Popular ARM Terms
Borrowers are wise to evaluate life events prior to selecting the length of time for the initial loan period. The most common ARM loan is the 5/1 term, which offers five years at the same interest rate. Short-term stays in a house can dictate the length of time in which the borrower will want to lock in the interest rate. Job assignments, such as military locations, can guide the decision.
Fixed Rate Mortgage Terms
The potential homeowner should consider the length of time that the family anticipates living in the home. At times, the fixed-rate 30-year mortgage is the best choice since the original plan includes paying off the entire balance. Fixed rate mortgages can be paid off more quickly without penalty in many situations.
30-year fixed rate mortgage
Lenders set the 30-year mortgage interest rate where the borrower pays for the length in which the money is tied up in the loan. Over the life of the loan, the borrower will pay more for this loan than for one of a shorter duration. Long-term planning strategies include additional payments each year to reduce the amount of interest paid over the 30 years. The 30-year fixed-rate mortgage is the most popular mortgage offered.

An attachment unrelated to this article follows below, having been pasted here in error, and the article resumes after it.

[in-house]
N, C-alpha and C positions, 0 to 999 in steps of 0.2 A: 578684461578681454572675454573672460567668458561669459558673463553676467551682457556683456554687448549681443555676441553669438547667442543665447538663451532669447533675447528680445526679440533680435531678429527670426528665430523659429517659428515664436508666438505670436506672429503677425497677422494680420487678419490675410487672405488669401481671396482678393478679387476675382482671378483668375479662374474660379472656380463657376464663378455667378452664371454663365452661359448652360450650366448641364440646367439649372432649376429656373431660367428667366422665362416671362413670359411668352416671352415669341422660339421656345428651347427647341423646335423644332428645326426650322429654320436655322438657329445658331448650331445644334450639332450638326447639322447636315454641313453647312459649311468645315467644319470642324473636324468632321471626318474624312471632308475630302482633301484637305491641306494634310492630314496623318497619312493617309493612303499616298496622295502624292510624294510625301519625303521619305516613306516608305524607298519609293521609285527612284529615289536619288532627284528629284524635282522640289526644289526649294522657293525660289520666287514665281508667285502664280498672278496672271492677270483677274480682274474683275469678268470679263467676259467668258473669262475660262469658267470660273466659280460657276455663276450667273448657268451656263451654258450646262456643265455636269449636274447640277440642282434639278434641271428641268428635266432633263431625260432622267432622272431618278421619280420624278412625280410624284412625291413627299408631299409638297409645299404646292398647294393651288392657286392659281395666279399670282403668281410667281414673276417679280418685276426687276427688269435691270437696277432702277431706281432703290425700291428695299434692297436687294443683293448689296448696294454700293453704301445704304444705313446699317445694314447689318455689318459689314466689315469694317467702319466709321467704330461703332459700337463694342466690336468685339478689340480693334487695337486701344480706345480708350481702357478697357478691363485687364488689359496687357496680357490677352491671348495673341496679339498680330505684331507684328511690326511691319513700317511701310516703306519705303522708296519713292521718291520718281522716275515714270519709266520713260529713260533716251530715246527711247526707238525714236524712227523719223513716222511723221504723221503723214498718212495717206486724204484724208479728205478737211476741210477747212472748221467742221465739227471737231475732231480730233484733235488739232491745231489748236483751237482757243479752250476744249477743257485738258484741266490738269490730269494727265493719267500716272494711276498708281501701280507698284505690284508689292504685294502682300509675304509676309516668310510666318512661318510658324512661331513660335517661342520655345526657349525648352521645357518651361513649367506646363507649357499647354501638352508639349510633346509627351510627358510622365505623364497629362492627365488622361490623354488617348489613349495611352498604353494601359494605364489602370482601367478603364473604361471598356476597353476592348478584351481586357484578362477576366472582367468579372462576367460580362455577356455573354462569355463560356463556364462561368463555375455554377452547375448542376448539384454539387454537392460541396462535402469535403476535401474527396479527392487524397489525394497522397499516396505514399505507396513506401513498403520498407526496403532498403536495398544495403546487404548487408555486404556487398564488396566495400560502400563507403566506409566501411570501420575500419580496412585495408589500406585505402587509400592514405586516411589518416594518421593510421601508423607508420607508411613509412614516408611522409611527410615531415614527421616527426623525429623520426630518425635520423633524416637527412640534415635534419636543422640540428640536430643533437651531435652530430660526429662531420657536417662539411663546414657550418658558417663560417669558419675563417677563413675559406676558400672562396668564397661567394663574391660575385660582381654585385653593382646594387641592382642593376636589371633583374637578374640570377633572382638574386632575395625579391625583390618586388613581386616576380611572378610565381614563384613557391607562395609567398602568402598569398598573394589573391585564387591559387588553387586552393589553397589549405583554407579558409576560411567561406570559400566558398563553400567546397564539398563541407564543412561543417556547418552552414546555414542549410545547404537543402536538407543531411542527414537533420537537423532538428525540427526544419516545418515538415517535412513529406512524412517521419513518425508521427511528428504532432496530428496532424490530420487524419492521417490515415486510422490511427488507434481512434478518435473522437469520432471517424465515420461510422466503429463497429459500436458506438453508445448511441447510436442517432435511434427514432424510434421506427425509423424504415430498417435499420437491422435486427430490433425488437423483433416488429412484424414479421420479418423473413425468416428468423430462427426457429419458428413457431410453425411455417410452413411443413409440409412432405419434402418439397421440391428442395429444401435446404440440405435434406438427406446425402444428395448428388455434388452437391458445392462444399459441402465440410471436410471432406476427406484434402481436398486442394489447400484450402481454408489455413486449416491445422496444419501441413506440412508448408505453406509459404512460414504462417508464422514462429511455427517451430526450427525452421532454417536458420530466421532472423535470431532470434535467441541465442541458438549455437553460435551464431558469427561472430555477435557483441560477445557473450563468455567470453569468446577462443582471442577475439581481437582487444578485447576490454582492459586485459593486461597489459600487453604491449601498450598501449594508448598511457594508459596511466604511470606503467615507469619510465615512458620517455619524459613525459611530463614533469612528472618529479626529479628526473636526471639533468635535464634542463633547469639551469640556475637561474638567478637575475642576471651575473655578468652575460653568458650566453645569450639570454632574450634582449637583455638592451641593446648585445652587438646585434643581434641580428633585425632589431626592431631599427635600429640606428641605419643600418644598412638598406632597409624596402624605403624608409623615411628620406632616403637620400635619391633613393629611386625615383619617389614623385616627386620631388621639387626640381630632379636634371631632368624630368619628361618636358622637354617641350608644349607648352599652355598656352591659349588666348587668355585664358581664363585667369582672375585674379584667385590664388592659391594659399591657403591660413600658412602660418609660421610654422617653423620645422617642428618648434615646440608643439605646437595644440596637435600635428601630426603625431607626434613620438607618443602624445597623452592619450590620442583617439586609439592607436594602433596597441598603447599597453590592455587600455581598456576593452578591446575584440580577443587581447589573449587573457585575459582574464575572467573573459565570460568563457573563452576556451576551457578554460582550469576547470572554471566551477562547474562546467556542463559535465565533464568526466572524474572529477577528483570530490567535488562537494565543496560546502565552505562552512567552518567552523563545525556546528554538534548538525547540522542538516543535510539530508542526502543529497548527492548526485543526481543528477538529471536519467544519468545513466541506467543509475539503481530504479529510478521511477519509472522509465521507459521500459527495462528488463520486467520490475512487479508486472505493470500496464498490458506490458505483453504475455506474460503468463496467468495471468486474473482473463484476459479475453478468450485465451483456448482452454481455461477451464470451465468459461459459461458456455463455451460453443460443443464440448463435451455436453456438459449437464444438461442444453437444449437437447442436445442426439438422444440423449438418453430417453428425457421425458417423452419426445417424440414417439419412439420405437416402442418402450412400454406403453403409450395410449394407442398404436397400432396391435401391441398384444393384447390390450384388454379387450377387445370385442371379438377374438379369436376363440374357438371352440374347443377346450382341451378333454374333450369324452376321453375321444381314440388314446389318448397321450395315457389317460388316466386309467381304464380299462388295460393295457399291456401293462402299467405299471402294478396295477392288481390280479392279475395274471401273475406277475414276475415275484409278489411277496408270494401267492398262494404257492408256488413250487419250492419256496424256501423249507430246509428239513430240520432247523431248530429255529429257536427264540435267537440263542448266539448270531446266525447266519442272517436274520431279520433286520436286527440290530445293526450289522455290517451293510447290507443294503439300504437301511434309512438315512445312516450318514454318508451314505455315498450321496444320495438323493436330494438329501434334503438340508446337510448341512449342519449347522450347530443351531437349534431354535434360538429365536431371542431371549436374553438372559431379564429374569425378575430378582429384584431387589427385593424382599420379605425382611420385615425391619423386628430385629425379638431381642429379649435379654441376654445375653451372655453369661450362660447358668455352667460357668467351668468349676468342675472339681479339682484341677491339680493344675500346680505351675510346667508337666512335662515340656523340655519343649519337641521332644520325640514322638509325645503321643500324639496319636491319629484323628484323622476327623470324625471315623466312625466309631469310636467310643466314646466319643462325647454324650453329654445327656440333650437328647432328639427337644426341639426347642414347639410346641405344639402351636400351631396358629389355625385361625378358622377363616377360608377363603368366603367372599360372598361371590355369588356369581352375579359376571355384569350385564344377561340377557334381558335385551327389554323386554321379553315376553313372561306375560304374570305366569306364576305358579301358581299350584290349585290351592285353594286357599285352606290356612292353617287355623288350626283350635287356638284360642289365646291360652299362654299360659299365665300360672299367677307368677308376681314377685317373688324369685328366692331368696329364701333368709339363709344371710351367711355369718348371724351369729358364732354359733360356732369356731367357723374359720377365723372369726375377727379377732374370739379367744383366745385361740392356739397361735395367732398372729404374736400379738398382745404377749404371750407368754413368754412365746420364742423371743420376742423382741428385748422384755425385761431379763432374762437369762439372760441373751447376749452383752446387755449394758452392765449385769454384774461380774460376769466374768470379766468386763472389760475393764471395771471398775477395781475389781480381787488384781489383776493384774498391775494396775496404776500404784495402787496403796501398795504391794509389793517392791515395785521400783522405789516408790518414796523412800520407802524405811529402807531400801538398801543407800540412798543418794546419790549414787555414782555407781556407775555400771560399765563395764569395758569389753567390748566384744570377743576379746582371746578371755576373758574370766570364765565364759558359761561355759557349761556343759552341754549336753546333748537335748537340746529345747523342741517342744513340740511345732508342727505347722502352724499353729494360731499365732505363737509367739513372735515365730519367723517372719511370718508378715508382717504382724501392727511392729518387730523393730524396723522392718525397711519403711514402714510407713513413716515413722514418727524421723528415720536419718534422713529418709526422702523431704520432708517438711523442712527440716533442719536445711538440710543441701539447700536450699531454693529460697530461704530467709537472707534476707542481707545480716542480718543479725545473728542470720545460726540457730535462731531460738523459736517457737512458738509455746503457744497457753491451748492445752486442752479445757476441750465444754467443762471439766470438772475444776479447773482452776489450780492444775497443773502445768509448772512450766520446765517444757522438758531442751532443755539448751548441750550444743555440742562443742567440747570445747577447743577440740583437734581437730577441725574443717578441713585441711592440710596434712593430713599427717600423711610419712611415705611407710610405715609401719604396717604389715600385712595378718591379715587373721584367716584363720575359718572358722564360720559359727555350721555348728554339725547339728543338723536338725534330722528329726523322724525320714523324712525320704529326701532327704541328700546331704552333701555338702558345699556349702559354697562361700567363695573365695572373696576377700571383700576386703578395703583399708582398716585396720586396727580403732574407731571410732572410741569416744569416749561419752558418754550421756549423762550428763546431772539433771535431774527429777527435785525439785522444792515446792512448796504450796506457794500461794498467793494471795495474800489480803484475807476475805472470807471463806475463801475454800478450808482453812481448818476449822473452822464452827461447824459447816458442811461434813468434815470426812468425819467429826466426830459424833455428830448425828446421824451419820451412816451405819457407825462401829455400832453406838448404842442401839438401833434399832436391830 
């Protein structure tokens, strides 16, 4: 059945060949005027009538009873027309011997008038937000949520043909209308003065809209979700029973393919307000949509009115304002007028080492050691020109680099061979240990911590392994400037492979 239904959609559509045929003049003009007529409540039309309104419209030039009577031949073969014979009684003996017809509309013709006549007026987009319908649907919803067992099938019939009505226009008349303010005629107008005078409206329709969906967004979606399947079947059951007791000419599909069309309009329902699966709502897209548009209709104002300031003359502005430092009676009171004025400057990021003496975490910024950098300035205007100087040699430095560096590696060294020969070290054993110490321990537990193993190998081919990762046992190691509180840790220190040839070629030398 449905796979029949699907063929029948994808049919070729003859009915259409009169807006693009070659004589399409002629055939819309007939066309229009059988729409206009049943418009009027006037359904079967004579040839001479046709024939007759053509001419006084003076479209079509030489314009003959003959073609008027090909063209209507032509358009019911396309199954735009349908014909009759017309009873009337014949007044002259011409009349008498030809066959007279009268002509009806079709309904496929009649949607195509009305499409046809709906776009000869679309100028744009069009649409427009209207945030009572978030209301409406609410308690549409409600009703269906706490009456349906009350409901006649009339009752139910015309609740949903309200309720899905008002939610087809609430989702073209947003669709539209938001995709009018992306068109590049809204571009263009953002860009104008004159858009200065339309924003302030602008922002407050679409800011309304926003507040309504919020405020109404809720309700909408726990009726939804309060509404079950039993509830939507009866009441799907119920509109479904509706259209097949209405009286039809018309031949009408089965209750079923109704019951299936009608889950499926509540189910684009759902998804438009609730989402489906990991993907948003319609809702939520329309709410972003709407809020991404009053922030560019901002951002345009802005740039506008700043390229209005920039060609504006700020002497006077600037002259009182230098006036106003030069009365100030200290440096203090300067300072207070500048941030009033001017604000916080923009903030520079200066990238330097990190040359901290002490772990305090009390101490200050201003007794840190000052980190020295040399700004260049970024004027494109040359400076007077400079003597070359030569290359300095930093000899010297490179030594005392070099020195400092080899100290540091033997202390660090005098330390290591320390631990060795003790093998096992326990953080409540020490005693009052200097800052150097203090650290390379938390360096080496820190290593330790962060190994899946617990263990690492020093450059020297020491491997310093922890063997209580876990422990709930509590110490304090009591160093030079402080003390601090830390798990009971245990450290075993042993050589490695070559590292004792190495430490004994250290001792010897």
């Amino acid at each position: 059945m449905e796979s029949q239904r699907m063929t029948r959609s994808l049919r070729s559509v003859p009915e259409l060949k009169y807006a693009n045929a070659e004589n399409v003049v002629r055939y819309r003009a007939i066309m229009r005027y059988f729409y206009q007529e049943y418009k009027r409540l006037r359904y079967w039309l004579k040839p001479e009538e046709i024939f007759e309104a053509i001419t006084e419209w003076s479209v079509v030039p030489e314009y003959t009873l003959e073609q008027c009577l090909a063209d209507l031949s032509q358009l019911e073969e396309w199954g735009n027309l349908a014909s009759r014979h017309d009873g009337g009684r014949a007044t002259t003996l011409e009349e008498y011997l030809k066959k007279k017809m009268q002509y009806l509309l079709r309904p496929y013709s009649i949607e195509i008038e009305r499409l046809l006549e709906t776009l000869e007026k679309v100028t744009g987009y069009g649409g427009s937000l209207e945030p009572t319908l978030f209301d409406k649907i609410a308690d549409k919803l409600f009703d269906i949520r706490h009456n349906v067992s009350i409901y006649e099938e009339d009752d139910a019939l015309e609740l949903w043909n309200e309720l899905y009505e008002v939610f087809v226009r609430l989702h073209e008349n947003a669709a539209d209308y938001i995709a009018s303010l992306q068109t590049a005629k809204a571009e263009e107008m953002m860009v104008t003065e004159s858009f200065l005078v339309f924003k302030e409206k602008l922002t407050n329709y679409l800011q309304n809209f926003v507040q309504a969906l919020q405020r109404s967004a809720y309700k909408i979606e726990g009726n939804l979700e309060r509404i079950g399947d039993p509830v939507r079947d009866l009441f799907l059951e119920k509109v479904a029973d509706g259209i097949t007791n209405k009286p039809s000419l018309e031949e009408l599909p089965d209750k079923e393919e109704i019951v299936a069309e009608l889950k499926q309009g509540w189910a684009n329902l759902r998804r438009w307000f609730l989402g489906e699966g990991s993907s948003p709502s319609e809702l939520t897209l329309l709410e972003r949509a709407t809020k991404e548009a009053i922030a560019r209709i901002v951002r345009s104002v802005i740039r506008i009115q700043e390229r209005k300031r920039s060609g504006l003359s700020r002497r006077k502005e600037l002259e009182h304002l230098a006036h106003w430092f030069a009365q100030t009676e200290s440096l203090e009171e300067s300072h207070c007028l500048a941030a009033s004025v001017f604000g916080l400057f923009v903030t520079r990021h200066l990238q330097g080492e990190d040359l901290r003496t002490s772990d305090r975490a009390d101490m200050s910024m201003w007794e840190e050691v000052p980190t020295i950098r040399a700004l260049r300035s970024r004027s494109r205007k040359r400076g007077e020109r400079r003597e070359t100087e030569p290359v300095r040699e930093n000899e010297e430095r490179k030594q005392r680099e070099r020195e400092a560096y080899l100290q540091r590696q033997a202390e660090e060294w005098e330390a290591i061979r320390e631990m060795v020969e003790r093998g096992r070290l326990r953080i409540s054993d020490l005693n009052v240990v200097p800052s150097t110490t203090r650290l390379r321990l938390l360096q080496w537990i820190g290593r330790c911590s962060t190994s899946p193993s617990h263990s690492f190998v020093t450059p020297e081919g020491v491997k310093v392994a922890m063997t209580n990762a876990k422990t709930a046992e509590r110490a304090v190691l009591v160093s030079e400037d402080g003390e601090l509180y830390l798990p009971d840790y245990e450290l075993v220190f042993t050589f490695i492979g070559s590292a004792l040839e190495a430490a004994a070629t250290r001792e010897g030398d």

20-year fixed rate mortgage
The 20-year fixed rate mortgage will have a lower interest rate than the 30-year since the bank will be able to use the funds 10 years sooner. Homeowners will seek this type of loan when the home price is lower and more funds are available for the down payment. The monthly payment will be higher for the same loan amount since the term is shorter.